3B - RECESSION-PROOF YOUR MEAL PREP ROUTINE
Groceries are expensive. Eating out is even more expensive. Accordingly, meal prep will almost always be cheaper than not meal prepping.
Nonetheless, cheaper doesn’t necessarily mean cheap, so here are some ways to grocery shop on a budget:
3C - CONSTRAINTS VS. EXCUSES
I will now shed my amiable, compassionate personality to reveal a hardened, no-nonsense, 100-emoji-using, entrepreneur-hustler mentality.
Meal prep, like all things, takes time and energy. Accordingly, the two most common objections, even among those who genuinely want to incorporate it into their lives, are:
I concede that we are constrained by limited amounts of time and energy. But we are also in complete control of how we spend both.
Instead of saying “I don’t have enough time or energy”, I request that you try saying “I am not willing to spend my time and energy on that.” The former is a non-starter. It is disenfranchising, it robs you of a solution. You cannot bargain your way into more time or endless energy, this is a fact. The latter makes room for your free will. It affirms that you can do something different, if you’d like. It demonstrates self-knowledge and personal autonomy. It establishes that you are the curator of the contents of your life, should you choose to assume responsibility for that role.
For some people, it legitimately doesn’t make sense to meal prep. That’s valid. I won’t claim that meal prep is a good fit for everyone. But if you believe that meal prep would be advantageous for you, then “I don’t have enough time or energy” is not the full truth and thus, not an empathy-inducing excuse.
At this point, you have probably realized that I am not talking exclusively about meal prep. For anything that you’d like to do, remember that you are utterly empowered to spend your time and energy pursuing it.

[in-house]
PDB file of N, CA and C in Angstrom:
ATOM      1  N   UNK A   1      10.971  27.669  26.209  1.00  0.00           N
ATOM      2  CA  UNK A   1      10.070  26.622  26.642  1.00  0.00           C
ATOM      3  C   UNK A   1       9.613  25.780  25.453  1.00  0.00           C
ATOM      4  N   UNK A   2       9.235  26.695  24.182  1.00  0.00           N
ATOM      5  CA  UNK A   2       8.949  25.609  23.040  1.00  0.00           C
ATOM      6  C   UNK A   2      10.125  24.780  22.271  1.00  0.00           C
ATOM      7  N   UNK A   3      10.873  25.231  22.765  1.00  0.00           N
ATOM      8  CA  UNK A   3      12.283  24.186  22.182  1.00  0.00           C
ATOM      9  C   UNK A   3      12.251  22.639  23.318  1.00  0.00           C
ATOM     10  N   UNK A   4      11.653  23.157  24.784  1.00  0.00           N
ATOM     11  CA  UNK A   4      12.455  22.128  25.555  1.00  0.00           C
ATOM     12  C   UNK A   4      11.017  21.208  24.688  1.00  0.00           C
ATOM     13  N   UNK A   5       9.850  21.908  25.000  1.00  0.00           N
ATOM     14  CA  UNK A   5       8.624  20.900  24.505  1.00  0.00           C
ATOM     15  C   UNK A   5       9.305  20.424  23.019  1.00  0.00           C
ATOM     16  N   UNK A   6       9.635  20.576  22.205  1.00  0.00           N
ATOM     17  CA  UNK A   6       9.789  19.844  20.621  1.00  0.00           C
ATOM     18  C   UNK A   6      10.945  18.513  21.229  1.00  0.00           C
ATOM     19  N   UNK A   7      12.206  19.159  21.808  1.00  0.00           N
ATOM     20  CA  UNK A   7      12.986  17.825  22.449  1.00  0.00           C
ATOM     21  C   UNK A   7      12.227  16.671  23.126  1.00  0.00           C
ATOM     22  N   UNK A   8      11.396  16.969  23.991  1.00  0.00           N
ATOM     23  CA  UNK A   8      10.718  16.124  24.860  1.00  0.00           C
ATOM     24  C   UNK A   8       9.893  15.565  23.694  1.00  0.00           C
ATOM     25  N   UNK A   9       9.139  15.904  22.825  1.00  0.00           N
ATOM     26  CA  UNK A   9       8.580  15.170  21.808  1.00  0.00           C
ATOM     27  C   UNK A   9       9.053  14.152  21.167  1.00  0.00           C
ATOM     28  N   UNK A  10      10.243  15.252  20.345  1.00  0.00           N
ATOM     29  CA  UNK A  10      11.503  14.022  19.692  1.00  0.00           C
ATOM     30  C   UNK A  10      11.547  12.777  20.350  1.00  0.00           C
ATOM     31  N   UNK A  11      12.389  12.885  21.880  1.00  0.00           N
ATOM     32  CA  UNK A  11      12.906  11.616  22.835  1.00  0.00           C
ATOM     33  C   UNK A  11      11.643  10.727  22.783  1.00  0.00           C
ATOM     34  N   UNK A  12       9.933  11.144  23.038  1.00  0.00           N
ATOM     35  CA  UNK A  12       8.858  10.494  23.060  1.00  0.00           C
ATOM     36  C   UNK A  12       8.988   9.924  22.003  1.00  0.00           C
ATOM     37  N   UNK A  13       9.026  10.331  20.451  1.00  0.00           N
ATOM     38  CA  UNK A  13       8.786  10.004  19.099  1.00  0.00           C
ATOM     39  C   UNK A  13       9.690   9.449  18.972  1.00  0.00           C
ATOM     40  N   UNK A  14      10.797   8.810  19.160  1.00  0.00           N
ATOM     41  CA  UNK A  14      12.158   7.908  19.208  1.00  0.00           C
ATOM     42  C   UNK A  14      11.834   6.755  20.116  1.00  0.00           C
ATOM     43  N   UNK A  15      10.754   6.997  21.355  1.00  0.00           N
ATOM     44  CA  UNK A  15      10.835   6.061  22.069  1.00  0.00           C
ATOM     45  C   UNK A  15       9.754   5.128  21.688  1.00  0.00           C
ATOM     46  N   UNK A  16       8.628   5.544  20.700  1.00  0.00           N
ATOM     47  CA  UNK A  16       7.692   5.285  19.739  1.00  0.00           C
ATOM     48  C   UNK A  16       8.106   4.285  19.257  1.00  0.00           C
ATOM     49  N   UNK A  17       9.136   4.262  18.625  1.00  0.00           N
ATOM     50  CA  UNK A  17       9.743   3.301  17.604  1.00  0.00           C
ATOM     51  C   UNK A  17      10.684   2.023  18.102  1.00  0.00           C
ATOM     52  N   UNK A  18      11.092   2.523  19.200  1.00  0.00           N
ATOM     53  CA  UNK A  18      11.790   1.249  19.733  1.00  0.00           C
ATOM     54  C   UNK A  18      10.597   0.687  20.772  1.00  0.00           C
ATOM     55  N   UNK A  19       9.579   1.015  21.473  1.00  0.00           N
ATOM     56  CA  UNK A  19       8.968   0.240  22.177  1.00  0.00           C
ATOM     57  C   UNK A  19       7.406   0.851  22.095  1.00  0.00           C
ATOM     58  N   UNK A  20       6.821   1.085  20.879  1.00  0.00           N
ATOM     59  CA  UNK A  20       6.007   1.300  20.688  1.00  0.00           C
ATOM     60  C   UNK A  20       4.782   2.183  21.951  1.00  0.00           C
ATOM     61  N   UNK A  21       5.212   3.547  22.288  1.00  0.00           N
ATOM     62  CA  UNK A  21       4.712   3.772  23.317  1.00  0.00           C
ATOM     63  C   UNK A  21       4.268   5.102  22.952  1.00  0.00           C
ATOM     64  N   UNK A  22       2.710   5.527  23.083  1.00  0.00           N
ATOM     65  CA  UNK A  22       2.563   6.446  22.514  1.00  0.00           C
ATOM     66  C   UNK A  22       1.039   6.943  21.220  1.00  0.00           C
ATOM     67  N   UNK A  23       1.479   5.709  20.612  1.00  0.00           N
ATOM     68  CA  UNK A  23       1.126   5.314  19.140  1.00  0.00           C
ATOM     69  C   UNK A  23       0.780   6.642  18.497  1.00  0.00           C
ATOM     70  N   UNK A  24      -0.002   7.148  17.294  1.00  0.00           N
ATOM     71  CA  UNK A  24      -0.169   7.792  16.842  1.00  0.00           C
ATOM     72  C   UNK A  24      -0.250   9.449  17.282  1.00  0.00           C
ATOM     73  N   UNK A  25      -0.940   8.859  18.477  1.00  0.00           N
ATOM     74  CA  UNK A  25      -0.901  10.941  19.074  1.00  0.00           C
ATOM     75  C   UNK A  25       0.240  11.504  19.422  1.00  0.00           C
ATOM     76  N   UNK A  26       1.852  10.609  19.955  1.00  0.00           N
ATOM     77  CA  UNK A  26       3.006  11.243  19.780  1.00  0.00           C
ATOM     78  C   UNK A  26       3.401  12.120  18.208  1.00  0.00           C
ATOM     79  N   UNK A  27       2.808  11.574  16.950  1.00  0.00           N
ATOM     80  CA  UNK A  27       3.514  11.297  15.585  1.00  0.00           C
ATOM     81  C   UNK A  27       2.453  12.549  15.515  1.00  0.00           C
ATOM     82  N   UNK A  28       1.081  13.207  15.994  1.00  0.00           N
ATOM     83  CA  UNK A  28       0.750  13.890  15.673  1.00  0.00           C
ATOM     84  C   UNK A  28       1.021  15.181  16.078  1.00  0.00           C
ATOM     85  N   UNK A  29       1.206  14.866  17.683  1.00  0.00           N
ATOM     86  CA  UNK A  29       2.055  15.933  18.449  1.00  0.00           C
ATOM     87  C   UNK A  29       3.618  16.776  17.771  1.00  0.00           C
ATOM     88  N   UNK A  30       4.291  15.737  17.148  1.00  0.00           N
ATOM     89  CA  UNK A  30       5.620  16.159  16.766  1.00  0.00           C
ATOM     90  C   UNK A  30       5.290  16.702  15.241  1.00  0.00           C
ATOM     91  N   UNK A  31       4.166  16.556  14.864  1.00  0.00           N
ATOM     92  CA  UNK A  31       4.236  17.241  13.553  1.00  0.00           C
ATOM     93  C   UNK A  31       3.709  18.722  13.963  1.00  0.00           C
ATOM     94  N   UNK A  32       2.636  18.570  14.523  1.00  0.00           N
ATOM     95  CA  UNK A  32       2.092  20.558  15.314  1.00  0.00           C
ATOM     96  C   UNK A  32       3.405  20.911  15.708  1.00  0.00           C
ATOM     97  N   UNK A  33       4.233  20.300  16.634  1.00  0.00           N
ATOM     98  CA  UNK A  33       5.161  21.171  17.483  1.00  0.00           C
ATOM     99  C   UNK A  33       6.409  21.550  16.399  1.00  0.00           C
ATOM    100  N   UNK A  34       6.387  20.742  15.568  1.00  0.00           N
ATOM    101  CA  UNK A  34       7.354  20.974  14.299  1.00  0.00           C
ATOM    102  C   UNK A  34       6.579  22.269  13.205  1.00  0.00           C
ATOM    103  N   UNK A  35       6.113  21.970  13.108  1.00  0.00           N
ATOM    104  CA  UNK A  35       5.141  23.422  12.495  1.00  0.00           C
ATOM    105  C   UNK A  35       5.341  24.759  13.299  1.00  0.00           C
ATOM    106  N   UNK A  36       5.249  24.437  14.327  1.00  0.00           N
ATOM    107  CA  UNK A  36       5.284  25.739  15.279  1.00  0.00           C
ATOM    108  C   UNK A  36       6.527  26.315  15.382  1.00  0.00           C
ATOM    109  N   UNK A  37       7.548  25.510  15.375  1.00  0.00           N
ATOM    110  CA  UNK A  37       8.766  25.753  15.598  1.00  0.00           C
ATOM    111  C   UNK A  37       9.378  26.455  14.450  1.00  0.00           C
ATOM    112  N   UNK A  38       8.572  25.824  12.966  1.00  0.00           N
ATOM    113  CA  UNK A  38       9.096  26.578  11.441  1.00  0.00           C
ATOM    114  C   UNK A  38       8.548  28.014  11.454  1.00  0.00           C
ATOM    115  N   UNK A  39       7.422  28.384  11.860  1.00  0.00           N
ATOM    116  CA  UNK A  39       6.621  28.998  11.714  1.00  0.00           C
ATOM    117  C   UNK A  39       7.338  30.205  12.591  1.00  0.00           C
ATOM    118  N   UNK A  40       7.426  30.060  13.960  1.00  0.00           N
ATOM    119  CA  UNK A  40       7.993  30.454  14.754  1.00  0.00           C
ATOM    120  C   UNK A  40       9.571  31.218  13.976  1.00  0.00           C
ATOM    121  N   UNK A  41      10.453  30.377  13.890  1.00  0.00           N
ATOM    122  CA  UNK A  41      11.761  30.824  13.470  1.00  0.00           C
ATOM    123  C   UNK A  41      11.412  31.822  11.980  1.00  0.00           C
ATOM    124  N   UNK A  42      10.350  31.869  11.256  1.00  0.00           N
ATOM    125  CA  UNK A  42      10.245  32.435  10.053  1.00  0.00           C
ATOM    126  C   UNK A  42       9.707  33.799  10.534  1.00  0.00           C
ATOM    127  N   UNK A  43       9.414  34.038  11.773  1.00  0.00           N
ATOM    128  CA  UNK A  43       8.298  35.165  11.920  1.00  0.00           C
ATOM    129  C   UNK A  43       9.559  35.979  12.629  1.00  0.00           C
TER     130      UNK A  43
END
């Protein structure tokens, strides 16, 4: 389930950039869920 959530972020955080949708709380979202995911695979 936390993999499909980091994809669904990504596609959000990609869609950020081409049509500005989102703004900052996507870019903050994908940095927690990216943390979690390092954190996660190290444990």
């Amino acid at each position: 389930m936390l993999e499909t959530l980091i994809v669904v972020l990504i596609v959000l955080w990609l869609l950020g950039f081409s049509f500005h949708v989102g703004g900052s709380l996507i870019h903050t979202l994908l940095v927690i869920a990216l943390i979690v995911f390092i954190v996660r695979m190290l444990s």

Acknowledge that you have choices. Experiment with how accountability feels. Make peace with your freedom, relish it, rub it against your cheek.
SECTION 4: HOW I MEAL PREP (AN ILLUSTRATIVE EXAMPLE, NOT A PRESCRIPTIVE GUIDE)
Time to walk you through my actual meal-prep routine! Like, I’m legitimately planning my meals whilst writing this.
Because I’ve been meal prepping in some form or another for almost a decade (and doing it with a great deal of intention for the past couple of years), my process might look a little different than yours. Some parts might seem weirdly intense, others much less involved than expected. As this is an overview and not an instruction manual, there will be gaps in my explanation, though I’m sure you’ll be able to intuit the parts I neglect to include. As a final caveat, like everything in life, meal prep is person-specific and there’s no one right way to do it. This is just what I do!
STEP 1 - ONGOING BRAINSTORMING
Throughout the week, I use a Google Doc entitled “Meal Prep” to take notes on all my food-related thoughts. I jot down things like the ingredients I’m out of, meal ideas I could conceivably make with pantry staples I already have on hand, and any cravings or delicious-looking things I saw other people eating on my timeline.
By Friday evening (the earliest I do my weekly grocery shop), I’ll have the bare bones of a shopping list, one or two meal ideas I could flesh out with fresh produce, and a vague sense of what I might want to eat the following week. Before heading to the shops, I’ll also take a peek inside my fridge and pantry to refresh my memory on what I already have and what I need to use up.
Here’s what my actual “Meal Prep” document looks like right now, on Wednesday afternoon:
STEP 2 - CONCRETE PLANNING
Okay, now to solidify my game plan. To restate my goals, I need to decide upon two lunch ideas and write the grocery list necessary to make them.